Twitter and YouTube blocked in Turkey over hostage photos

Access to popular social media sites such as Twitter and YouTube has been shut down in Turkey, following a court ruling today.

The ban on accessing Twitter and YouTube comes just days after Istanbul prosecutor Mehmet Selim Kiraz died from his injuries, after security forces stormed the office where he was being kept hostage by members of the Revolutionary People’s Liberation Party-Front (DHKP-C).

Disturbing photographs of the prosecutor with a gun held against his head had earlier been posted on social media sites, including the group’s Facebook page.

In the interests of decency, I have redacted the image below.


It is reported that for a short while Turkish users were also blocked from accessing Facebook earlier today.

The DHKP-C targeted Mehmet Kiraz because of his involvement in the investigation into the death of 15-year-old Berkin Elvan, who was injured during anti-government protests in June 2013. Taking Kiraz hostage, the group demanded via its website and social media that police “confessed” to their involvement in the teenager’s death, and be prosecuted.

So, it’s against that background of unrest and heightened tension that a court has decided to block access to the Twitter and YouTube websites, according to a source in Turkey’s telecoms industry who spoke to the Reuters news agency.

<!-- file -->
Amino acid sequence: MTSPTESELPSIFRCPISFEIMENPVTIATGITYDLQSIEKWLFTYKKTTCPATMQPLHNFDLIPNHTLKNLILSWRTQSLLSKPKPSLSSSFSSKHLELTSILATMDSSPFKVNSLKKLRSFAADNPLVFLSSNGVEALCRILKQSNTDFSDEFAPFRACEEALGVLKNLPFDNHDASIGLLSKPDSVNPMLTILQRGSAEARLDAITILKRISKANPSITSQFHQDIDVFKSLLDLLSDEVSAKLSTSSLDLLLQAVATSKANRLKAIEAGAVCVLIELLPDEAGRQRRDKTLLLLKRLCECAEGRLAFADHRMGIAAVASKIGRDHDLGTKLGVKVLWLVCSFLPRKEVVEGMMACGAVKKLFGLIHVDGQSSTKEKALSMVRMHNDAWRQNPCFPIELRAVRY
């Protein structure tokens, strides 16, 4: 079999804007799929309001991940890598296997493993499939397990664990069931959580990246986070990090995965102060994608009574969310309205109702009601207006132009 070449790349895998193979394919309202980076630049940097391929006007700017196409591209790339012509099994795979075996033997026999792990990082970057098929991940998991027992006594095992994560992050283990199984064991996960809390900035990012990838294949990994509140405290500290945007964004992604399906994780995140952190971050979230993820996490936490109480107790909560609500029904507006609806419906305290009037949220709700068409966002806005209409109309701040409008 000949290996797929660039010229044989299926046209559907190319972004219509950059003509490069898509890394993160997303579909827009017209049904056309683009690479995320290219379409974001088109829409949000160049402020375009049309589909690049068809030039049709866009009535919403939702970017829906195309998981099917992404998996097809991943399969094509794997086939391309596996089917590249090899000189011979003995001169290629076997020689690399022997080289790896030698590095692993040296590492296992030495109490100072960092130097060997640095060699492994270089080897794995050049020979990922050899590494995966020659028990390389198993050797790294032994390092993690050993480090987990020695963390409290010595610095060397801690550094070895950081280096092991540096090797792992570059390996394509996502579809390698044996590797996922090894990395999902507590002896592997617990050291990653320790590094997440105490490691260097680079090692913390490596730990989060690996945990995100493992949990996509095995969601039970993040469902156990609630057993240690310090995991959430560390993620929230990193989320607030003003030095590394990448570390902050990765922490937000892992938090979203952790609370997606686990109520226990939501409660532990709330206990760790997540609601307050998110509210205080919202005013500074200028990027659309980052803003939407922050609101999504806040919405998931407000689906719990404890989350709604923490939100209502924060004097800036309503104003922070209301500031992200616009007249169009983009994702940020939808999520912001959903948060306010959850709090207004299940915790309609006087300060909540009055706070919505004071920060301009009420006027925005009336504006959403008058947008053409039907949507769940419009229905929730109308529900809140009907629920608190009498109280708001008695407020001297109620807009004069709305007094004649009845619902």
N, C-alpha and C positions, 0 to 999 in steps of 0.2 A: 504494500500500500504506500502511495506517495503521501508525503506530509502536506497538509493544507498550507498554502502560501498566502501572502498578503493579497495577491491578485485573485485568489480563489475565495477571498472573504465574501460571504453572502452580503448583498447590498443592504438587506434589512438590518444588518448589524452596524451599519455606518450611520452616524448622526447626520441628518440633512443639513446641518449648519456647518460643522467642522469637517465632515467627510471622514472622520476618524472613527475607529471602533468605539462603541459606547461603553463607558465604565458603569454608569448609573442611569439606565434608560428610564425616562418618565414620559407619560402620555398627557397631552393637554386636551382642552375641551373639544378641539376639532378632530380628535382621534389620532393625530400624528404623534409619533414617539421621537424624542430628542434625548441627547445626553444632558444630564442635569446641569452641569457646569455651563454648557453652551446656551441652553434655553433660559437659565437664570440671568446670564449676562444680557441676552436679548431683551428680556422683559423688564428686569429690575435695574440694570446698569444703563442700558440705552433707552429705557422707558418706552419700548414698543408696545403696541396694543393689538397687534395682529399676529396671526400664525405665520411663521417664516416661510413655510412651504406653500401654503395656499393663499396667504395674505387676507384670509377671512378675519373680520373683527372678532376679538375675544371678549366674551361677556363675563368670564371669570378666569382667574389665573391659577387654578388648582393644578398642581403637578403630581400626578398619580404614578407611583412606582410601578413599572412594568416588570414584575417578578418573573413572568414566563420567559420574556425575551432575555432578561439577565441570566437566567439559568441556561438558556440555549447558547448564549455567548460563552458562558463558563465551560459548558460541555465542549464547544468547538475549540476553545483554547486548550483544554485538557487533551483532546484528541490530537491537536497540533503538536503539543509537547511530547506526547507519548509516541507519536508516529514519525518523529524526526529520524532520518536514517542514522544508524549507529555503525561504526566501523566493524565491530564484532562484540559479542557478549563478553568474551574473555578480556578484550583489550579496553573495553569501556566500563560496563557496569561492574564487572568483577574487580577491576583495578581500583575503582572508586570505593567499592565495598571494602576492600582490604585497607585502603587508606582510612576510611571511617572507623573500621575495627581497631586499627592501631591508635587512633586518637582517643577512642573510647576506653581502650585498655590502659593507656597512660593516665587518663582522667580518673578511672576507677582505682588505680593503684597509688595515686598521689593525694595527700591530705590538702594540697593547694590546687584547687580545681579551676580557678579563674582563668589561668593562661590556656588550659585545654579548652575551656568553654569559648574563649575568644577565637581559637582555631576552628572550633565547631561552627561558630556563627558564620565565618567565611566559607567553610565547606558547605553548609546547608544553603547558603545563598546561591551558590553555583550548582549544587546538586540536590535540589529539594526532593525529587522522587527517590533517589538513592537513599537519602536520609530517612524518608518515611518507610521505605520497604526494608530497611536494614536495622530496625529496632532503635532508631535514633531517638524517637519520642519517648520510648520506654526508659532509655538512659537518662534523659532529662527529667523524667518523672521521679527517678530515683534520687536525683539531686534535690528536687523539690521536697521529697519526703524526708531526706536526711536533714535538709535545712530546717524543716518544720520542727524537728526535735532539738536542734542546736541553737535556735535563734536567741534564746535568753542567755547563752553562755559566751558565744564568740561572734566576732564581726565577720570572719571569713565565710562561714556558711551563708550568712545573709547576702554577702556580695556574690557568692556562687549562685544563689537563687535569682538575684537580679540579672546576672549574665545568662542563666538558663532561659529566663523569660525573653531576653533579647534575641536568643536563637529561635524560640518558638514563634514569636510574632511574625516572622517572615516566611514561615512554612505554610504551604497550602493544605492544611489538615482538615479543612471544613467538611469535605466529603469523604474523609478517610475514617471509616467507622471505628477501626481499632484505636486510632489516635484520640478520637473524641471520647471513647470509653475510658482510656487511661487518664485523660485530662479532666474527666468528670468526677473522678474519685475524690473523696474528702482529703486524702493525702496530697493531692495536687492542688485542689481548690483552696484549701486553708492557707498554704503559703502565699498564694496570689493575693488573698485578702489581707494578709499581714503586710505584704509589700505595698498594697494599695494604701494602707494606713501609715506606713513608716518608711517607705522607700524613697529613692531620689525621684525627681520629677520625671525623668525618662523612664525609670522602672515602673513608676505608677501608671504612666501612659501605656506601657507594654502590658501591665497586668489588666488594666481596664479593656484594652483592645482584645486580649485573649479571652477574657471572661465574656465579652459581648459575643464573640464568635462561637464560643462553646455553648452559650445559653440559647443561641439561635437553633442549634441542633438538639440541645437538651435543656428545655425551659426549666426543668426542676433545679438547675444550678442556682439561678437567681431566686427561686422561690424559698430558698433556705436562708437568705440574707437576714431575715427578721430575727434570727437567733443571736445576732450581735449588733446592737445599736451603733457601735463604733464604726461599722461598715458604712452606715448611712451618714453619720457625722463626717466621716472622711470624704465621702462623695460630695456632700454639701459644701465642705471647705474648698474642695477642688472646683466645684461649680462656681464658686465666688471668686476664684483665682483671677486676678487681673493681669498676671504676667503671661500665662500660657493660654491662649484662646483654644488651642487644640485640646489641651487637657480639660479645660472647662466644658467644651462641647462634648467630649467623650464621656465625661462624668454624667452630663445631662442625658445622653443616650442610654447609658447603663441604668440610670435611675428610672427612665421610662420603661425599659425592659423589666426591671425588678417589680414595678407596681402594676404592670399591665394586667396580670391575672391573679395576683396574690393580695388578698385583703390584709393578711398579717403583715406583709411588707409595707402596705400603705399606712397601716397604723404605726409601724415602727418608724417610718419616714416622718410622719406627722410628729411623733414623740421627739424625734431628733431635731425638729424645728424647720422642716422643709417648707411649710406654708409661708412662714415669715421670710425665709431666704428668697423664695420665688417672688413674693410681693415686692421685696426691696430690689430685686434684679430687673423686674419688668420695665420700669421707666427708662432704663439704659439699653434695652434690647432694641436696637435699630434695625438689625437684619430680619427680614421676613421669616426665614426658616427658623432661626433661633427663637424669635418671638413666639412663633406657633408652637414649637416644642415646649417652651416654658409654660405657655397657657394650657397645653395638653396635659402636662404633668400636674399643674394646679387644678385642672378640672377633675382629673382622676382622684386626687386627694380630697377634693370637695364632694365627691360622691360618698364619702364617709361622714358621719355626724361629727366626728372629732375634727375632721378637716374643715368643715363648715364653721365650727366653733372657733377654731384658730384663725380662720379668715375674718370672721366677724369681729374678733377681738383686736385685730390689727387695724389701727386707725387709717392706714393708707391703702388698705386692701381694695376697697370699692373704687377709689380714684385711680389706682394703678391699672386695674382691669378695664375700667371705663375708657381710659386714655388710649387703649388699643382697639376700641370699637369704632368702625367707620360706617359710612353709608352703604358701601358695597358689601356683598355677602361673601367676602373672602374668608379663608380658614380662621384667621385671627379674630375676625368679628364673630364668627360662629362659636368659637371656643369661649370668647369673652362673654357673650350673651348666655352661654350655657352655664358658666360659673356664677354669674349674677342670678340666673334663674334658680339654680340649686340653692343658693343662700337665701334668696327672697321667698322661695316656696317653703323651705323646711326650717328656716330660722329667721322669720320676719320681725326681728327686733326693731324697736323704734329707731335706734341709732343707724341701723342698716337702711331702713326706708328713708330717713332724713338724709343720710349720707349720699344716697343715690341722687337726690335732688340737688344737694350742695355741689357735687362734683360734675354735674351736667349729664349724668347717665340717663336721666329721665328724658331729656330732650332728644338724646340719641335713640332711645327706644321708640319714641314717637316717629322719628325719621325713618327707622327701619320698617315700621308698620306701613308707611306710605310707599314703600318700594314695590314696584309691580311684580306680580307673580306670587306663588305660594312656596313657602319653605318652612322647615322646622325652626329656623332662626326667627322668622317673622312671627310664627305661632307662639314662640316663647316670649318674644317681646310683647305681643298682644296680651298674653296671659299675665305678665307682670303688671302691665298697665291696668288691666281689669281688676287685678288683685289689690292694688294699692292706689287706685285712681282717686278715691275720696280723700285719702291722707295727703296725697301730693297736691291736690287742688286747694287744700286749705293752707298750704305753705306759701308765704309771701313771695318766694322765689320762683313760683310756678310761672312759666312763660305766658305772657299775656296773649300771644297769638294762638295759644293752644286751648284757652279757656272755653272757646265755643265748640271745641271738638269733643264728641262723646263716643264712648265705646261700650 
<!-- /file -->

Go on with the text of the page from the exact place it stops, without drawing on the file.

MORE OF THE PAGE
Which probably leaves you with something of a quandary if you are visiting or living in Turkey, and wish to access some of the world’s most popular websites.

TunnelMy advice? Use a Virtual Private Network (VPN) to try to waltz around any bans that your internet provider may have put in place to control where you go to on the web, and allow you unhindered access to censored websites and services.

If you run a VPN on your desktop computer, laptop or smartphone, you are creating a secure tunnel with the websites you are visiting. That means your your internet communications are encrypted, hidden from others who might be snooping on what you’re saying or what websites you are visiting.

In fact, even if you are not in Turkey right now (or one of the other countries which likes to keep a tight hold on where its citizens might be visiting on the net) it’s a very good idea to run a VPN to enhance your security, particularly if you are in the habit of using public WiFi access points or connecting to someone else’s network.

VPN services are affordable, and provide a high level of security. There really isn’t any excuse these days for people not to use them.

The events in Turkey are clearly ghastly, and no right thinking person would want to see such grisly content shared online. But the reaction should not be to block sites like Twitter and YouTube in their entirety.

Author Graham Cluley, We Live Security

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